Cheerleading, pom-pon squads to make spirited debut


E to the U, DU -- E to the X, DX!
Cosine! Secant! Tangent! Sine!
3 point 1 4 1 5 9!
Integral! Radical! Mu, DV
Slipstick! Slide rule! MIT!
-- Traditional MIT cheer

Sharon Ross (SB 1965) has a word of advice for the 21 women who have formed cheerleading and pom-pon squads and hope to inspire a traditional brand of school spirit at MIT men's and women's basketball games this winter: Enjoy.

"I enjoyed it tremendously," said Dr. Ross, who was Sharon Cutler in 1963 when she joined six other women in a similar venture. "I still have my souvenir silver 'T' necklace."

Traditionally, MIT school spirit embodies hacks, inventions, patents and problem sets. Exhorting athletes onto greater heights does not have high status under the Dome.

That doesn't stop students from trying, every generation or thereabouts. The latest are head cheerleader Jennifer D. Navarro, a junior in mechanical engineering, and Nina Ma, a senior in biology, captain of the pom-pon squad. Both groups plan to debut their acts at the men's basketball home opener against Tufts on Tuesday, Nov. 24 at 7pm.

"I started the squad because my high school had crazy school spirit and I missed having that kind of pride in my school when I came to MIT," said Ms. Navarro. "I cheered on a national-level squad in high school and enjoyed it a lot. So I figured I'd try and help raise our school spirit by doing something that I really like. Plus spirit around MIT has been pretty low for the past year and I wanted to help remedy that a little."

The other cheerleaders are Erica Selin, a sophomore in architecture; Stephanie Cheng and Enid Choi, both juniors in chemical engineering; Jean Cagas, a senior in materials science and engineering; Maryann Sapanara, a senior in civil and environmental engineering; Susan Rushing, a senior in brain and cognitive sciences; Katin Shields, a senior in mechanical engineering; and Kari Smith, a junior in nuclear engineering. Ms. Navarro hopes to expand the squad to 12.

With financial boosts from the Office of Residence and Student Life and the Varsity Club, both squads have ordered uniforms which they hope to have before the first game. "If they're not here, we may cheer anyway in matching T-shirts and shorts," Ms. Navarro said.

Besides Ms. Ma, members of the pom-pon squad are Emily Le, a junior in biology; Kristy Hong and Tuknekah Noble, both seniors in chemical engineering; Anna Orenstein-Cardona, a senior in in brain and cognitive sciences; Rena Nassr and Barika Poole and Elizabeth Sharp, all sophomores in biology; Seema Awatramani, a sophomore in aeronautics and astronautics; Alice Chau, a junior in electrical engineering and computer science; Linda Huang, a junior in management; and freshman Ailin Yang.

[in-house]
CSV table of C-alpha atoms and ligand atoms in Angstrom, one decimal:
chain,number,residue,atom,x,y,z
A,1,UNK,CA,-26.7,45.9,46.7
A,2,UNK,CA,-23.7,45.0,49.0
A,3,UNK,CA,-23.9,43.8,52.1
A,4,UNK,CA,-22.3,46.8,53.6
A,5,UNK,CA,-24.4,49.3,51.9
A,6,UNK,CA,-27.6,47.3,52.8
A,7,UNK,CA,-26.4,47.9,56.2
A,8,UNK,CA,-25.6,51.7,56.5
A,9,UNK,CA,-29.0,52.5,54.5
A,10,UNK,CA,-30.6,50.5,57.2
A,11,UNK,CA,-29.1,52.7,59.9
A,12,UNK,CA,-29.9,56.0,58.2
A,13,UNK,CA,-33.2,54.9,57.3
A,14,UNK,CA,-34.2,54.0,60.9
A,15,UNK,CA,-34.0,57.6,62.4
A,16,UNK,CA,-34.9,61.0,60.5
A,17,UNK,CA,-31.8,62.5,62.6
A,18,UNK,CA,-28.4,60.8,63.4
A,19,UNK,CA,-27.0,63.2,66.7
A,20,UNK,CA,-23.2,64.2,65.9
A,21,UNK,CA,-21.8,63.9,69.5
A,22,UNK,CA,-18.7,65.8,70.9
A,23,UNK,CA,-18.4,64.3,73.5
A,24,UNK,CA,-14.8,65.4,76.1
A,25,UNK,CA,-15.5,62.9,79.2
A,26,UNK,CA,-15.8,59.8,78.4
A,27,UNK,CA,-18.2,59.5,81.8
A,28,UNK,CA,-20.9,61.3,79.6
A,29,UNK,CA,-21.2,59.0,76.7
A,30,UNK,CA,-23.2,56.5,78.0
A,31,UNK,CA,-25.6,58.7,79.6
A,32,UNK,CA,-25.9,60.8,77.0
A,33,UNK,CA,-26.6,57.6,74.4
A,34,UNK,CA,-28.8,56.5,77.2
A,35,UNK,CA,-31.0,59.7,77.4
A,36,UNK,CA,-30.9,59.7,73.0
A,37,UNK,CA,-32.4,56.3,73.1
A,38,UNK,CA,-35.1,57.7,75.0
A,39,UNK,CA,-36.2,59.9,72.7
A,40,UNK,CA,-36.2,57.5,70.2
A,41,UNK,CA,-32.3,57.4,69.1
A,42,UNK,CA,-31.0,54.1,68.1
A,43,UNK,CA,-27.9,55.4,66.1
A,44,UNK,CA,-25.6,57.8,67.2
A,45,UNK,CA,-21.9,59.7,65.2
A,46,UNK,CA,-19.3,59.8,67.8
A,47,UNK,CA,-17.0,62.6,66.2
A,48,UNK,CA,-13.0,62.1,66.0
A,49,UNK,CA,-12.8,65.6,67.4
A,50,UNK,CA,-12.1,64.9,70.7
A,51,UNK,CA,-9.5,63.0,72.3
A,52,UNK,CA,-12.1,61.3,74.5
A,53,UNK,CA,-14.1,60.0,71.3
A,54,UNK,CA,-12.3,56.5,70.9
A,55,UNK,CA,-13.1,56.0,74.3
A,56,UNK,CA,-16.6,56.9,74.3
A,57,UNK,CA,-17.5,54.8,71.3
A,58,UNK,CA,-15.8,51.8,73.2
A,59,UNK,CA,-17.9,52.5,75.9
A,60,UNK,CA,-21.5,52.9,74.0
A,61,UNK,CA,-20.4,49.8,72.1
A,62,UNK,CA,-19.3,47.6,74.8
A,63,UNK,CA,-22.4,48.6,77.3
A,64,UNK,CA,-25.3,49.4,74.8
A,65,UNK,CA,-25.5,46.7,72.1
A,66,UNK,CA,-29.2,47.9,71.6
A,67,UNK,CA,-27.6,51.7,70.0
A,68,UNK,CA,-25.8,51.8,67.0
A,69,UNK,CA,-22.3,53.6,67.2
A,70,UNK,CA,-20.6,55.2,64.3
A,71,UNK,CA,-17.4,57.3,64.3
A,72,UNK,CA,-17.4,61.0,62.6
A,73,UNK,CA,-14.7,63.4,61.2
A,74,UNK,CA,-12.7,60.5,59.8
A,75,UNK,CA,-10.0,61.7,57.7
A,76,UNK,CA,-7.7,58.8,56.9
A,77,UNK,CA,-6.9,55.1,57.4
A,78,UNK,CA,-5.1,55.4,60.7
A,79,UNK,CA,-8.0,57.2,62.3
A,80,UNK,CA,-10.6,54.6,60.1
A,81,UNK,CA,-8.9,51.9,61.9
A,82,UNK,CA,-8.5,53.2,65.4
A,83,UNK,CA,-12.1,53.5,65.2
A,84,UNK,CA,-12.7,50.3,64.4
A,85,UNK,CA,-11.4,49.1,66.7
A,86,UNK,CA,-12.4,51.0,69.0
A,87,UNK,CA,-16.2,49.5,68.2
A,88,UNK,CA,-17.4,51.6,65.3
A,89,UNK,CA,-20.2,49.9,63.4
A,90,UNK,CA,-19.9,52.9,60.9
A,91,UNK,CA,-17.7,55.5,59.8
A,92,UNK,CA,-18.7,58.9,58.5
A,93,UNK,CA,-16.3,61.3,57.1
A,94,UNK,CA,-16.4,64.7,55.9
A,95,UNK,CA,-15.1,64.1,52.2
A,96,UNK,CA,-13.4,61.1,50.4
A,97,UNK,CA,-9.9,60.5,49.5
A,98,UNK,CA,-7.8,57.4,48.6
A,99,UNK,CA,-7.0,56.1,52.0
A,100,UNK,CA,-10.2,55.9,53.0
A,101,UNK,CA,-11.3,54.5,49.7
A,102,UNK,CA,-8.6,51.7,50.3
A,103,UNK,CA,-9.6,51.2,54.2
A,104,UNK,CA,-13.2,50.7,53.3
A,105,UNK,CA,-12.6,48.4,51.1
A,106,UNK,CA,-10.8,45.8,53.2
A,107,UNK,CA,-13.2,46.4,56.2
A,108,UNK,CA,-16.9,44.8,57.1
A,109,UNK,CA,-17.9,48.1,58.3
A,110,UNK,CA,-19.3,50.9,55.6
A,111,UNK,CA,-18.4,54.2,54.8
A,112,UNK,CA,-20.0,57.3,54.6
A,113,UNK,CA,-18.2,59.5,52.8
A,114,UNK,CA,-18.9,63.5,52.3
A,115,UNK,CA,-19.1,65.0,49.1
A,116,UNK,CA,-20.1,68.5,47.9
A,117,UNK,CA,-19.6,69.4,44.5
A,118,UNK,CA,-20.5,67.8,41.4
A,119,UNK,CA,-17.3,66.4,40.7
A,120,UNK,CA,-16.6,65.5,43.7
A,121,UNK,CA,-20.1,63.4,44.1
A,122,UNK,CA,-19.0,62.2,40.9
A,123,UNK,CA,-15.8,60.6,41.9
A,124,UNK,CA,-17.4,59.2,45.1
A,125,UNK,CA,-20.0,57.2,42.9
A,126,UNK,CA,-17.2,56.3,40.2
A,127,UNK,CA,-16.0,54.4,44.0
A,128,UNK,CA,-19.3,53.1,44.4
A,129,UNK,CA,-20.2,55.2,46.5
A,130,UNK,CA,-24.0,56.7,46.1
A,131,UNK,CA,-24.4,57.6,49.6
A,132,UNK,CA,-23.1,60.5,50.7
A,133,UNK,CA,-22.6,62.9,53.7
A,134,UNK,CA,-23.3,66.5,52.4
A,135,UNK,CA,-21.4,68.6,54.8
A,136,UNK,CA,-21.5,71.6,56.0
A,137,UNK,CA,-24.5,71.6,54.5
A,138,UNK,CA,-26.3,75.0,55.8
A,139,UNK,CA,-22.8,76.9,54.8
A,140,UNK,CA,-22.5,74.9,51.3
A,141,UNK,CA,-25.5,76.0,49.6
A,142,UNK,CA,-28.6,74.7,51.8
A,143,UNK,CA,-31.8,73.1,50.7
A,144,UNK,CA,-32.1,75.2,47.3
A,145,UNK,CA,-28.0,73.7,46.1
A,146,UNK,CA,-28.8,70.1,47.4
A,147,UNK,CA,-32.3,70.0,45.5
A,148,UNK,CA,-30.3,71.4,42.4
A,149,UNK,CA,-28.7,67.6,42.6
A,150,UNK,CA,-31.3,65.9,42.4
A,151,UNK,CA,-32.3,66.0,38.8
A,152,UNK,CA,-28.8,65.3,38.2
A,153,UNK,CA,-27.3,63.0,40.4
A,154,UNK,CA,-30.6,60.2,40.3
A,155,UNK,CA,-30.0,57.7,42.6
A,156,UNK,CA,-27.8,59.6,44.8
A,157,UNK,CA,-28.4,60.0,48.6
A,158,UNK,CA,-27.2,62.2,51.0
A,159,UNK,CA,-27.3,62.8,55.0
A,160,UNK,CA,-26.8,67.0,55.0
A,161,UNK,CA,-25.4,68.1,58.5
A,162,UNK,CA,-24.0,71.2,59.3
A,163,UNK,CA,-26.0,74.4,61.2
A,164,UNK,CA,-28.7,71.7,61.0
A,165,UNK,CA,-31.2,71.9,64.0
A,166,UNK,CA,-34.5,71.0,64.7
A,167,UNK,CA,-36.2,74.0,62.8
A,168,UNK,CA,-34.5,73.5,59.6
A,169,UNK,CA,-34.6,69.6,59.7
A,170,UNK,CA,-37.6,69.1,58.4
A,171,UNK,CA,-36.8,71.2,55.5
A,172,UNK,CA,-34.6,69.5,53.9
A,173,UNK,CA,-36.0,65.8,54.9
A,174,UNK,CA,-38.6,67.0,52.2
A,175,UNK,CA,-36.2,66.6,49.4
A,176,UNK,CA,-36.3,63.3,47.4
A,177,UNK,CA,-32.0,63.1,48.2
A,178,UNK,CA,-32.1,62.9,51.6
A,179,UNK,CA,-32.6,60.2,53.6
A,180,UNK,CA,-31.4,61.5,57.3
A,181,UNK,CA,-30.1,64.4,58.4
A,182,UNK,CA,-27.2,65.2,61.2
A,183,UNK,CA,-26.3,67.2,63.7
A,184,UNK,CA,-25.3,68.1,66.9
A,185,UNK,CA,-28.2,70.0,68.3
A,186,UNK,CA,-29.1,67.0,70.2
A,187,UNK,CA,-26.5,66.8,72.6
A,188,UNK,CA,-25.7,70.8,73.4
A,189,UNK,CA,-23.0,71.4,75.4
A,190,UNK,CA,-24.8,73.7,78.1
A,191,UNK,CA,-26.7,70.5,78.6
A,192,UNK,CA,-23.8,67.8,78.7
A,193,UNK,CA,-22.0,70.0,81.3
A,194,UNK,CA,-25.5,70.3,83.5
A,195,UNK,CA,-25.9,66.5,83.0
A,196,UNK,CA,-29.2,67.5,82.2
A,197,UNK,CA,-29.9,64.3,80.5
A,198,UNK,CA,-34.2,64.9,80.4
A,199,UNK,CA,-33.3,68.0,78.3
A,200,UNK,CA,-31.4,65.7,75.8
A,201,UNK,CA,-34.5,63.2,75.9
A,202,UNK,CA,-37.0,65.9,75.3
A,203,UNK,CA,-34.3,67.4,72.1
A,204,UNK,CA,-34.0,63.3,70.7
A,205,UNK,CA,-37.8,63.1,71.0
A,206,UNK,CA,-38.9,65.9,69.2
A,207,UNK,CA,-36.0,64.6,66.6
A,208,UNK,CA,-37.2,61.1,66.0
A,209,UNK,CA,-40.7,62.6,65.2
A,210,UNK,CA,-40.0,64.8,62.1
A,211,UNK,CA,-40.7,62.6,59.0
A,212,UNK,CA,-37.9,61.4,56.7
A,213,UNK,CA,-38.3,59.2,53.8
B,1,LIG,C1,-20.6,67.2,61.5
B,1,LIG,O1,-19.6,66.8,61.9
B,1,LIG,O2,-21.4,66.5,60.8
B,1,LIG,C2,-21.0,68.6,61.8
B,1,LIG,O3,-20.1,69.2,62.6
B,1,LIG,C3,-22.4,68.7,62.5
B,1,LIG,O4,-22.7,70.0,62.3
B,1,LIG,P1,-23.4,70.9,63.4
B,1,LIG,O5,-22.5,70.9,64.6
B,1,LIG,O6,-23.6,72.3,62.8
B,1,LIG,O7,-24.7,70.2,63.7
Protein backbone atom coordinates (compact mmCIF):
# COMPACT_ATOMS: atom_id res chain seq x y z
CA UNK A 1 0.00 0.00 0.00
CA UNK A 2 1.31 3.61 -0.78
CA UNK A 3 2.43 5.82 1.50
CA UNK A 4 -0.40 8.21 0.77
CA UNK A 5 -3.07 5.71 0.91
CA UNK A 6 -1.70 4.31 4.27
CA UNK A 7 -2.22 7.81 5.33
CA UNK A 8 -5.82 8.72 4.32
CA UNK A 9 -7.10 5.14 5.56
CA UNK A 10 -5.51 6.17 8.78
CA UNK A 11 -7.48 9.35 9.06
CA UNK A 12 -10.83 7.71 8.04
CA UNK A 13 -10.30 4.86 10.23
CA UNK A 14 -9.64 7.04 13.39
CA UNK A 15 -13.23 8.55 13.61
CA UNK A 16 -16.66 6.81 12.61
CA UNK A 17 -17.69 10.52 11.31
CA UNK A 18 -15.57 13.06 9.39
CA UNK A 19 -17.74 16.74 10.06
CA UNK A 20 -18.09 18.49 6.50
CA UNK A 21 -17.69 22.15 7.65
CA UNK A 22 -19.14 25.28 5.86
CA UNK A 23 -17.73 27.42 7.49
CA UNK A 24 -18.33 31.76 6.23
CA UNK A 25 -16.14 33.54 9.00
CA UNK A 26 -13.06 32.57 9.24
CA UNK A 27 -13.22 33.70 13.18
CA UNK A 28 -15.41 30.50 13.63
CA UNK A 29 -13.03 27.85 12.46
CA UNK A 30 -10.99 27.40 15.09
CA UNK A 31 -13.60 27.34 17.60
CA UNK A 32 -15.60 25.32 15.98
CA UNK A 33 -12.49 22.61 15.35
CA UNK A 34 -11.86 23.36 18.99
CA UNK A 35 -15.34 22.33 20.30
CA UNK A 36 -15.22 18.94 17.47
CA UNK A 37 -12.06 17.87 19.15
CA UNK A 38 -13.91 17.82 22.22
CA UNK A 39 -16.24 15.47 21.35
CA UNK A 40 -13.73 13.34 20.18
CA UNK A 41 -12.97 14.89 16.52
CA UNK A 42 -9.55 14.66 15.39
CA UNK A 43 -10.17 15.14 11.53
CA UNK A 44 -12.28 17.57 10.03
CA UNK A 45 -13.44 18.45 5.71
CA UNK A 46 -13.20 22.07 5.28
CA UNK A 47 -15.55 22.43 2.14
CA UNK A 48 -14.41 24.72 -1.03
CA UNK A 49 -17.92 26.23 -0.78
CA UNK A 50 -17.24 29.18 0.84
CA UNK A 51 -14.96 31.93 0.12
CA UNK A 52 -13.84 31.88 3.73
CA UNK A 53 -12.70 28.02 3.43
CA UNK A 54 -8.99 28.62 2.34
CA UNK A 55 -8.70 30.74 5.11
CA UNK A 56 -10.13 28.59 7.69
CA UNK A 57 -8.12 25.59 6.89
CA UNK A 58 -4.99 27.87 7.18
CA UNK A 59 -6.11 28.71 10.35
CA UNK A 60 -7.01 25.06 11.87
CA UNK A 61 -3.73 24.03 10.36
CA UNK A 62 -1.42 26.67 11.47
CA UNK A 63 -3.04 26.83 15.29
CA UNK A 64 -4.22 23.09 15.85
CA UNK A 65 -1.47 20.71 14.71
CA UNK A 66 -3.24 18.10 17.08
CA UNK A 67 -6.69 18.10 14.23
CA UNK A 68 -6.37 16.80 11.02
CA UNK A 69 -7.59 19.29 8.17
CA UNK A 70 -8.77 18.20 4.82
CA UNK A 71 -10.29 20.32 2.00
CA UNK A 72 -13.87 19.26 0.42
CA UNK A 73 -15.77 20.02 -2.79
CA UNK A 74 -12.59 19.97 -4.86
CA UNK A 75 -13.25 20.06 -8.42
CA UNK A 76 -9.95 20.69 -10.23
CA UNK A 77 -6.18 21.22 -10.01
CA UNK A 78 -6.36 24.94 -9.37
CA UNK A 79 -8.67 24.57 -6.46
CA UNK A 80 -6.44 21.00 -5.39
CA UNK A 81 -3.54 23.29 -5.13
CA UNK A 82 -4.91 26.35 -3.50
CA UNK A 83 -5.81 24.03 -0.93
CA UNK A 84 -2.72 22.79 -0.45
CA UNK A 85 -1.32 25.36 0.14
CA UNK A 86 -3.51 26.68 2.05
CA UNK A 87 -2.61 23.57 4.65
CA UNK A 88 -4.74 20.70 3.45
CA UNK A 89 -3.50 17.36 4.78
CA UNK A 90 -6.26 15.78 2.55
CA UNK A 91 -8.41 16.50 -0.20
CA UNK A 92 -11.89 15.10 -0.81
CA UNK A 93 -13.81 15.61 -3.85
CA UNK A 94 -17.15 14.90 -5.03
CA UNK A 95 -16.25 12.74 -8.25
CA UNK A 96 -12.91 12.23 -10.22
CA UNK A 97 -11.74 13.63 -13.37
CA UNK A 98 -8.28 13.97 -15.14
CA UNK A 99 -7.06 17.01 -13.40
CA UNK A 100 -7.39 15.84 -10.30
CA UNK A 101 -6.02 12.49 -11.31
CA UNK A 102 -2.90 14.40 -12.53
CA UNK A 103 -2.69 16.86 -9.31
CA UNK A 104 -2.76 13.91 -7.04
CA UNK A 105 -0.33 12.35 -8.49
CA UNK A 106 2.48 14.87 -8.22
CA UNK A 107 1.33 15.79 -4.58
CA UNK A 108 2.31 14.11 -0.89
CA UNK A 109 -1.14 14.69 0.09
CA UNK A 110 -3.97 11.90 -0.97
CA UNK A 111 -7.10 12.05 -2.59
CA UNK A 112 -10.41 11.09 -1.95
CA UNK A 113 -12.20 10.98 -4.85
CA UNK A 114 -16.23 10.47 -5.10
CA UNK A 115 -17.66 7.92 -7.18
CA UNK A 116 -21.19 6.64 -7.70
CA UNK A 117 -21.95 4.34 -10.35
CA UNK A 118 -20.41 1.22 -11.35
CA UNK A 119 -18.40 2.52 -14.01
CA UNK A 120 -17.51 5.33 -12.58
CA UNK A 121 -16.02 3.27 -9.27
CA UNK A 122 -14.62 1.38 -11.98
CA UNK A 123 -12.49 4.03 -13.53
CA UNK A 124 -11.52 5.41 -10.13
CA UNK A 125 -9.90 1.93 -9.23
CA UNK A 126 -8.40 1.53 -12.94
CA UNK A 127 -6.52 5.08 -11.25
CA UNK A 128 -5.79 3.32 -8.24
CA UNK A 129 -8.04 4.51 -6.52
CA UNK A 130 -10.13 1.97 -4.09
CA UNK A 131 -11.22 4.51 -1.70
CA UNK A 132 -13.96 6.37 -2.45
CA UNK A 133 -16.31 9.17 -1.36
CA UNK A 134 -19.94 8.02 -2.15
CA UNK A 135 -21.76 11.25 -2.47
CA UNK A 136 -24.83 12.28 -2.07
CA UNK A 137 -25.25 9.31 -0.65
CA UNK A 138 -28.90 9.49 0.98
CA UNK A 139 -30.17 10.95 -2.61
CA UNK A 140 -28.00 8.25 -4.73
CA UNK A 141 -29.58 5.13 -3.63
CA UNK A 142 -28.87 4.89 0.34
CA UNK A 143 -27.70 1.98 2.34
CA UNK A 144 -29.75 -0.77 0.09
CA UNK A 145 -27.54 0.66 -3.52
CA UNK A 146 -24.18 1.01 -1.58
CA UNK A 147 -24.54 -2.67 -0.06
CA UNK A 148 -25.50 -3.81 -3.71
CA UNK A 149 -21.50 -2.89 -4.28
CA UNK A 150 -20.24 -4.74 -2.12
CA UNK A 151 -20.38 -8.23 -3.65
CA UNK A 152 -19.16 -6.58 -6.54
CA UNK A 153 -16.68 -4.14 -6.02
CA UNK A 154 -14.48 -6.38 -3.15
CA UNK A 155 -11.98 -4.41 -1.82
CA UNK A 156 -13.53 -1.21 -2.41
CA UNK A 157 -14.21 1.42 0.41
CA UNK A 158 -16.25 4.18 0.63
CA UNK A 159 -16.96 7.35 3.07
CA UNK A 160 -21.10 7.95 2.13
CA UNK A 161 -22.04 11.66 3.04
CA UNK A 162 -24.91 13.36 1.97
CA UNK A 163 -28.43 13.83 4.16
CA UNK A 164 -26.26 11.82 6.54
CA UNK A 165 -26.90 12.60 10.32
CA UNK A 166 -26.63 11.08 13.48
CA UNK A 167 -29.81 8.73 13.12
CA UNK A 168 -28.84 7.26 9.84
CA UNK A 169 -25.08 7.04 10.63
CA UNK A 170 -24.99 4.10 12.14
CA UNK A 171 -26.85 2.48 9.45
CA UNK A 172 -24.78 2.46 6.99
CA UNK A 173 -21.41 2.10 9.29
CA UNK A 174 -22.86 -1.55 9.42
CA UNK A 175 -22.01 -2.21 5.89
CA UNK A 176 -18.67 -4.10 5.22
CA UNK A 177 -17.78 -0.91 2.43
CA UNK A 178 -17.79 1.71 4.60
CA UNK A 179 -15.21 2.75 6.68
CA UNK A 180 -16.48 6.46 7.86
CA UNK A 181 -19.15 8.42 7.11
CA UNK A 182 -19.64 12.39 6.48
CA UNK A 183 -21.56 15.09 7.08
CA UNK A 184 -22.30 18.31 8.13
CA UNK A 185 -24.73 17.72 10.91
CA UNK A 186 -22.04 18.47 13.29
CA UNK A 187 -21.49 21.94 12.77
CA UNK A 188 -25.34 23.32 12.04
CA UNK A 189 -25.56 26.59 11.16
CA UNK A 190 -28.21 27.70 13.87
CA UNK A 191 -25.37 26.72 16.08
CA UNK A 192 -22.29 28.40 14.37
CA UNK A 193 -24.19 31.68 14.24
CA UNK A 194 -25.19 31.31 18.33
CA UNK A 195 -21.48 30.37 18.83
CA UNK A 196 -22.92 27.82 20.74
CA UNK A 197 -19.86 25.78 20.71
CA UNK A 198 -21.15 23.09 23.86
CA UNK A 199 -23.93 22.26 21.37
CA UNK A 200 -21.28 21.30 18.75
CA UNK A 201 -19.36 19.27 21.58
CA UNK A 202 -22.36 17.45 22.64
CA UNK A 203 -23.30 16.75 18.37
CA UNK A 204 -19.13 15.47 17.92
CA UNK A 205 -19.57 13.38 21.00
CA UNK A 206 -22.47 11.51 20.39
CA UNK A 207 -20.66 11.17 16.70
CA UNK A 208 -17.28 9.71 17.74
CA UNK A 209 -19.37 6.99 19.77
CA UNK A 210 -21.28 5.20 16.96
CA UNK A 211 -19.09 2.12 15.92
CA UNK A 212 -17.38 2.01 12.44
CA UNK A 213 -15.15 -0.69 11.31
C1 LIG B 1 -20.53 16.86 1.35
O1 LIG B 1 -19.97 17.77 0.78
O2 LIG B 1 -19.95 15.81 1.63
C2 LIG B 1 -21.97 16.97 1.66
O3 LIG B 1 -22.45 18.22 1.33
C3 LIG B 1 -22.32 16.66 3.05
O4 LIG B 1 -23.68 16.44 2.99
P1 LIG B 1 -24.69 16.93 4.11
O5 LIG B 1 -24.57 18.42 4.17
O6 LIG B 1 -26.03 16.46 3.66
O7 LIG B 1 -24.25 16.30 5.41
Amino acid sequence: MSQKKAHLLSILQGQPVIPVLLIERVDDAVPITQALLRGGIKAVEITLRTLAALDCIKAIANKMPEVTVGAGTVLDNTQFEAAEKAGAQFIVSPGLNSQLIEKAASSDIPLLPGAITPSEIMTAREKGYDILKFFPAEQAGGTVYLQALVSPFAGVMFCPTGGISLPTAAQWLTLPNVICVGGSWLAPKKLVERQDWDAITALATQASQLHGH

The cheerleaders will perform acrobatic stunts and lead chants, while the pom-pon squad concentrates on hip-hop/funk dance routines at halftime. "I envision that the two spirit groups will blend together and help each other out at games and practices," said Ms. Ma, who danced competitively while she was in high school.

Ever since she arrived on campus, Ms. Ma has felt that MIT needs to develop a greater sense of unity and spirit. "There is so much potential in the student body, but because the resources and funding for spirit activities are minimal, nobody has really invested the time or effort to start up or improve this aspect of MIT life," she said. "This being my senior year, I figured it was my last chance."

Back in 1963, there were far fewer women in the student body and the crowd wasn't sure what to make of the cheerleaders. "The Harvard fans seemed to be the most surprised," recalled Dr. Ross, now a mathematician at Georgia Perimeter College in Clarkston, GA. "I'm not sure people always understood that we were Tech coeds."

That squad was formed by a student who'd been a cheerleader in high school and trained the others. The Institute provided uniforms and "little red tenny runners." Dr. Ross isn't sure how many members of the squad had been high school cheerleaders; she had not.

"It was great fun for us all," Dr. Ross recalled. "We always felt it had been a successful evening if we had made it through 'Give me an M, give me an A���������������������������' [through the 34 letters that spell out Massachusetts Institute of Technology] without losing our place. Try it with a crowd watching."

Ms. Navarro, Ms. Ma and company plan to.

A version of this article appeared in MIT Tech Talk on November 18, 1998.


Topics: Sports and fitness, Students

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